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Incorporating opposing viewpoints | Reading

Hello, Readers! LET’S ARGUE. Incorporating opposing viewpoints in an argument can make an argument stronger—as readers, we can pay attention to how authors deploy this technique, which I compare to the martial art of Wing Chun. Block as you strike! Created by David Rheinstrom.

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Video transcript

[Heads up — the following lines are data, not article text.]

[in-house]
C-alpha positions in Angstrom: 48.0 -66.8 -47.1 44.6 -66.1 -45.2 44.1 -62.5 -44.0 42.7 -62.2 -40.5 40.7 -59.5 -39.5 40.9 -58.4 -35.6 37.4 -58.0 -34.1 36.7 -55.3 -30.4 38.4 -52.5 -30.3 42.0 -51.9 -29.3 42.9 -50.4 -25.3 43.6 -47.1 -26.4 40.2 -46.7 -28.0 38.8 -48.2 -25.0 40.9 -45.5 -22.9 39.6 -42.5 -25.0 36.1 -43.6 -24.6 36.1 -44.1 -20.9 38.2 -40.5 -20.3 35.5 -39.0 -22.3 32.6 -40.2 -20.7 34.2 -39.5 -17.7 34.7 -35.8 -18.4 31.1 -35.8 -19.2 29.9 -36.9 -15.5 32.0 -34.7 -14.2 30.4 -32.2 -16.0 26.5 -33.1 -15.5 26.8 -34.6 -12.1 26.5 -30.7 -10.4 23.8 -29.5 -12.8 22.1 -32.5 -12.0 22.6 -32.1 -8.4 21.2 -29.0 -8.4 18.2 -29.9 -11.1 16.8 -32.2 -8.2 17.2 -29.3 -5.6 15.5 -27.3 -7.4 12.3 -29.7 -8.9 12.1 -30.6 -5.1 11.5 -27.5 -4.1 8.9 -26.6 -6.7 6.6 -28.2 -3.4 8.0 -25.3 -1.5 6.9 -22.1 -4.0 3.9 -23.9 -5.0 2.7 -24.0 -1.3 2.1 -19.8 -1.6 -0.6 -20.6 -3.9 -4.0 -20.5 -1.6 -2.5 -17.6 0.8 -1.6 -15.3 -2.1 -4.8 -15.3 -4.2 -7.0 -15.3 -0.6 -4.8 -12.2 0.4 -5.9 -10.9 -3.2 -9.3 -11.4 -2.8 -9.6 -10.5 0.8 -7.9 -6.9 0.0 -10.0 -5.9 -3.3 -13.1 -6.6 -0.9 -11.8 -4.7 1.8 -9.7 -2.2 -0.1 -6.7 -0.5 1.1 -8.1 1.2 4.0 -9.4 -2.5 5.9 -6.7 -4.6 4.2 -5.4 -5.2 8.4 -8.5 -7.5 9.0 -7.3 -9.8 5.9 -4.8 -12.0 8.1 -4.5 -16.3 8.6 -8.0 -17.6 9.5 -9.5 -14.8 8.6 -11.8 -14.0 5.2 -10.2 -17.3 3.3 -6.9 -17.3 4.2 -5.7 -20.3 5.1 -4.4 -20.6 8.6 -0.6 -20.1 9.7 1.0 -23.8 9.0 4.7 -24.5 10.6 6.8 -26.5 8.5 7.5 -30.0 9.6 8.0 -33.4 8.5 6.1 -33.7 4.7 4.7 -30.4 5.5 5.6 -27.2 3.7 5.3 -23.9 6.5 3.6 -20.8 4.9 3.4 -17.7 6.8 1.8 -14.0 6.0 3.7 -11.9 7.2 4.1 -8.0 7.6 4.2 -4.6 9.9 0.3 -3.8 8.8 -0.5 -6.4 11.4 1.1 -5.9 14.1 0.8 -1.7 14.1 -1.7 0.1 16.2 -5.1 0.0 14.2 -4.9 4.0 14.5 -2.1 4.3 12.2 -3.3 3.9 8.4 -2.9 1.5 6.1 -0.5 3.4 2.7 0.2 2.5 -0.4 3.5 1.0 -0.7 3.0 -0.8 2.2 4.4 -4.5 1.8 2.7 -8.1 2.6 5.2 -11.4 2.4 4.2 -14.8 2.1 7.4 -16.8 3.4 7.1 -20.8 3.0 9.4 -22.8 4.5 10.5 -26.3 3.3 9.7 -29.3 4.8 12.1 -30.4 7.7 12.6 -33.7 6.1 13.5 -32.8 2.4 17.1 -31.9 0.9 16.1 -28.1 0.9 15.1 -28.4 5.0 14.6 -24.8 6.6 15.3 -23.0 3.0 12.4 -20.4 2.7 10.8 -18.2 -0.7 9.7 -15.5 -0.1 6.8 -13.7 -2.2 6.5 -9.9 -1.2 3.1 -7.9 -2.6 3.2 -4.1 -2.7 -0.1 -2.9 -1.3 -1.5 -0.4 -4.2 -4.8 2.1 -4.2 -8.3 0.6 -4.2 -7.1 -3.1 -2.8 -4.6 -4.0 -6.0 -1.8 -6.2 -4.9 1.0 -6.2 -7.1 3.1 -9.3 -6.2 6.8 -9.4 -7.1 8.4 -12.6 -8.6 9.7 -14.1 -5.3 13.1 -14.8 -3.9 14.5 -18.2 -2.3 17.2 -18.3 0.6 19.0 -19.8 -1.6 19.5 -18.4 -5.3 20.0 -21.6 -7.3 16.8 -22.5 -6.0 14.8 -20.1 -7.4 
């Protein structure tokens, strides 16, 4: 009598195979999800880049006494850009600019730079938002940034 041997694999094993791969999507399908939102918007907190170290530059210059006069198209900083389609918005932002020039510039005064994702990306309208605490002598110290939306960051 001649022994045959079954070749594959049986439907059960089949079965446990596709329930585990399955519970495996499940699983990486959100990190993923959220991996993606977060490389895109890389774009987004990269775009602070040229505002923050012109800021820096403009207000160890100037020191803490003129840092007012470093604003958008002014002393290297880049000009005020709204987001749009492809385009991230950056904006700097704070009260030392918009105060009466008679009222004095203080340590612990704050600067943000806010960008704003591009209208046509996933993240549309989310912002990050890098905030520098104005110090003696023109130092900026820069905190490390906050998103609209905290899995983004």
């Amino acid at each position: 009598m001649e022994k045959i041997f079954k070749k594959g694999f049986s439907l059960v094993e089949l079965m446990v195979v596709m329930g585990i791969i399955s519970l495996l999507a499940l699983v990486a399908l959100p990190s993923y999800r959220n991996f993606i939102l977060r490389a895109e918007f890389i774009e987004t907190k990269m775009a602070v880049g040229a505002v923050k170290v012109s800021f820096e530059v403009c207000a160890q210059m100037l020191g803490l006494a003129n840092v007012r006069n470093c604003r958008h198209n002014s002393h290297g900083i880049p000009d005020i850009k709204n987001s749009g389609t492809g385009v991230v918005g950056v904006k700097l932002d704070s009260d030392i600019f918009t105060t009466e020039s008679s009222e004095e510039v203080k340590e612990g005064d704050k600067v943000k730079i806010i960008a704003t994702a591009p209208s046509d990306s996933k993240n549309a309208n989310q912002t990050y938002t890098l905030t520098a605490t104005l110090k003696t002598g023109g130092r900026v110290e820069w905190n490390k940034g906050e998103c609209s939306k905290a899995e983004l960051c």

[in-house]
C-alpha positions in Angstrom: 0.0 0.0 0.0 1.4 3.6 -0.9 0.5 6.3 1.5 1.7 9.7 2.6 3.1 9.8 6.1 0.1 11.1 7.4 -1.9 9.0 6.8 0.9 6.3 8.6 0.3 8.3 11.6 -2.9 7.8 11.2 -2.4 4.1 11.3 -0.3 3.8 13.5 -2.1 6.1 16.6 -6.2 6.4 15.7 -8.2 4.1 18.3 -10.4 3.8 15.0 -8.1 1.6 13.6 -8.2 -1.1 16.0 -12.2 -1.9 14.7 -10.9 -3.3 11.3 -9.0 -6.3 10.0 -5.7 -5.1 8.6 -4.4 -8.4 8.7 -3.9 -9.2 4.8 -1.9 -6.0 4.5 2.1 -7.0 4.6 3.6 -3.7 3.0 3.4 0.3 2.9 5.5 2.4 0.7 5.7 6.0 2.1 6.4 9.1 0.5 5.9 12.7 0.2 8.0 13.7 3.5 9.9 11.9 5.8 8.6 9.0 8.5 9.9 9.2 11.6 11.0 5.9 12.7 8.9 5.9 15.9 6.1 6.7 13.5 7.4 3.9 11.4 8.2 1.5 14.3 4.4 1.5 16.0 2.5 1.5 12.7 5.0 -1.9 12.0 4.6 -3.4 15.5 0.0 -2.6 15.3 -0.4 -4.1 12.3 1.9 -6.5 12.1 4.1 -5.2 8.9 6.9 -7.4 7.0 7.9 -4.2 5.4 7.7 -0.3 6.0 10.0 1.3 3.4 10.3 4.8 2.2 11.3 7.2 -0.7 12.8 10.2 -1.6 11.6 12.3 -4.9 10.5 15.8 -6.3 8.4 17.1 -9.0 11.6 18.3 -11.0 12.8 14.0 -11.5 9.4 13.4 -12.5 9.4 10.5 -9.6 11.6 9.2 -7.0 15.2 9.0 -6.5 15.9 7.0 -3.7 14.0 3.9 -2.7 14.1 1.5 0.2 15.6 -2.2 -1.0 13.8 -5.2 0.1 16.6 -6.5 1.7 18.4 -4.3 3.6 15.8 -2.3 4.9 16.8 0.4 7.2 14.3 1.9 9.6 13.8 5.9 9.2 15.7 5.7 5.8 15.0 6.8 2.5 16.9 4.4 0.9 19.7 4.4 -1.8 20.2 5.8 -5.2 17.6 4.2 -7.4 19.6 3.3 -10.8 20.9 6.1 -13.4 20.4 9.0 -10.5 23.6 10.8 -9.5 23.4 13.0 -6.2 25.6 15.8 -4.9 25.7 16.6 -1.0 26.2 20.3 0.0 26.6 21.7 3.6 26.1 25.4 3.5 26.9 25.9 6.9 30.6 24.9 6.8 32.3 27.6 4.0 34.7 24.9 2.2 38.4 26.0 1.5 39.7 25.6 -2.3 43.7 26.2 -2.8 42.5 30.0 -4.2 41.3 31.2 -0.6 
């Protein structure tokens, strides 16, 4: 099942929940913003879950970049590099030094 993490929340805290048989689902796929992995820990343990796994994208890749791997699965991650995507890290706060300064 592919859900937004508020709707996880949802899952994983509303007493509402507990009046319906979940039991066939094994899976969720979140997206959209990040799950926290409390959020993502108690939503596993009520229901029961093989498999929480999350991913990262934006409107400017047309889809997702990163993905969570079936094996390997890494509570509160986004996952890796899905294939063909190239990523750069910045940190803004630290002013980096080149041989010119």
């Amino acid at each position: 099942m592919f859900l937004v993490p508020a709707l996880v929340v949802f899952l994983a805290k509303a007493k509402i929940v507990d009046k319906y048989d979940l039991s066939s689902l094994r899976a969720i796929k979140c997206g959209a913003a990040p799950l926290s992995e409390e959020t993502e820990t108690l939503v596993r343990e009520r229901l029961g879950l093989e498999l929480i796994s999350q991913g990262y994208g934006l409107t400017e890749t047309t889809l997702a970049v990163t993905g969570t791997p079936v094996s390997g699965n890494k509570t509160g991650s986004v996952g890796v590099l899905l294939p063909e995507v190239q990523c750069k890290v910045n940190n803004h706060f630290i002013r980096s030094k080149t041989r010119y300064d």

- [David] Hello, readers. Let's argue. In writing, argument is a kind of fight. But I think it is unwise to think of it as a one-way conversation. The best arguments do not plunge forward heedlessly. They do not steamroll opposition. Rather, they seek out opposing arguments and incorporate them. Good readers pay attention to how authors acknowledge opposing viewpoints in an argument. Doing this makes it easier to decide how well thought out an argument is and determine whether the author is knowledgeable and thoughtful in their position. Now, I do not practice the martial art of Wing Chun. But that style of self-defense is famous for techniques that block and strike at the same time. Your opponent's fist comes in, you redirect it away from your body, and in that same motion continue your momentum into its own immediate counterstrike. Acknowledging the existence of opposing viewpoints has two main applications, which are pretty different. First, maybe you're not on any side of the argument and you wish to straightforwardly describe the conflict, like a journalist reporting on a lawsuit. It's a journalist's responsibility to truthfully portray the full scope of information on a topic, bringing every piece of relevant and plausible information to bear. The author provides equal time to the disputants and tries not to provide their own opinion here. That could look like this. Ms. Adeyemi contended that Mr. Dupont stole the cookies from her cookie jar, and that furthermore, she had baked those cookies in the first place, thus strengthening her claim to the said cookies. Of the 24 cookies baked by Ms. Adeyemi, she alleges that 10 of them were taken by Mr. Dupont. Mr. Dupont, however, contended that as he was the person who made the cookie jar for Ms. Adeyemi in the ceramics class he took, he is entitled to the occasional cookie. He does not dispute the 10-cookie figure, adding only that they were "delicious." Judge Huang, upon reviewing testimony from both parties, sided with Ms. Adeyemi, saying that you are not entitled to a cookie just for being a good friend one time, and that next time, Mr. Dupont should ask for permission. Now, looking at that situation, my personal opinion is that it is inappropriate to steal your friend's cookies. An opinion that any right-thinking person should share. But injecting opinion may not be appropriate in all cases. So okay, that's the first case. Reporting on multiple sides of a dispute without getting involved yourself. Now, the second reason, the second application for including opposing viewpoints in an argumentative piece of writing is that Wing Chun thing, the block as you strike technique. It makes your argument stronger if you anticipate possible objections to it, address them, and strike them down all the while still making your argument in the first place. Let's take this example from the website. This piece is about the lost colony at Roanoke. A bunch of English settlers disappeared under uncertain circumstances for reasons still unknown. And the author's trying to make the case that although theories for the disappearance exist, the truth is still beyond our grasp. So in order to make that case, they address several different theories that attempt to explain the disappearance. Many people have tried to solve the mystery of the lost colony. Historians and archeologists have searched for answers for hundreds of years. Some possible solutions are: A, Native people killed the colonists on Roanoke Island. B, the colonists were all killed on Roanoke Island by disease. C, their town was washed away by a hurricane, and the people drowned. Or D, they all left Roanoke Island and went to live in some other place. Now, watch what the author does as they systematically go through each theory and address it. I've only excepted the first two, so let's look at those first two. A, when John White got back to Roanoke Island in 1590 he did not find any bones or bodies or any signs of fighting. Bones last a long time. If Native people had killed the colonists, there would probably have been some remains or other signs of violence. We can guess that the colonists were not killed on Roanoke Island. B, when the English first came to Virginia, they're using a 16th-century spelling, they brought diseases with them, such as flu and smallpox, that were new to the Native communities. They had no immunity against them and many died very quickly. Letters written by the colonists tell us that the English remained healthy. And remember, no bones or bodies or graves were found. We can guess that the colonists did not all die of disease. So the author's saying that these events are unlikely, taking the theories seriously, and then thinking them through to their conclusions. But demonstrating why they don't seem very likely explanations. Why do they think it's unlikely that Native people killed those colonists? There aren't any remains or signs of combat. Why does it seem unlikely that they died of diseases? There are no graves or remains. The thesis is, nobody knows why. Here are two counters to it basically saying here's why, and the author says here's why these are unlikely to be true which weakens those counterarguments and strengthens the original. Block, strike. My overall point is this. Don't ignore the potential counters to your argument. Incorporate them, analyze them, and redirect their energy into your own position. And when you read, notice if the author is acknowledging counters or ignoring them. If they ignore them, you should be suspicious. Why are they ignoring them? If you can answer that, then you can learn anything. David out.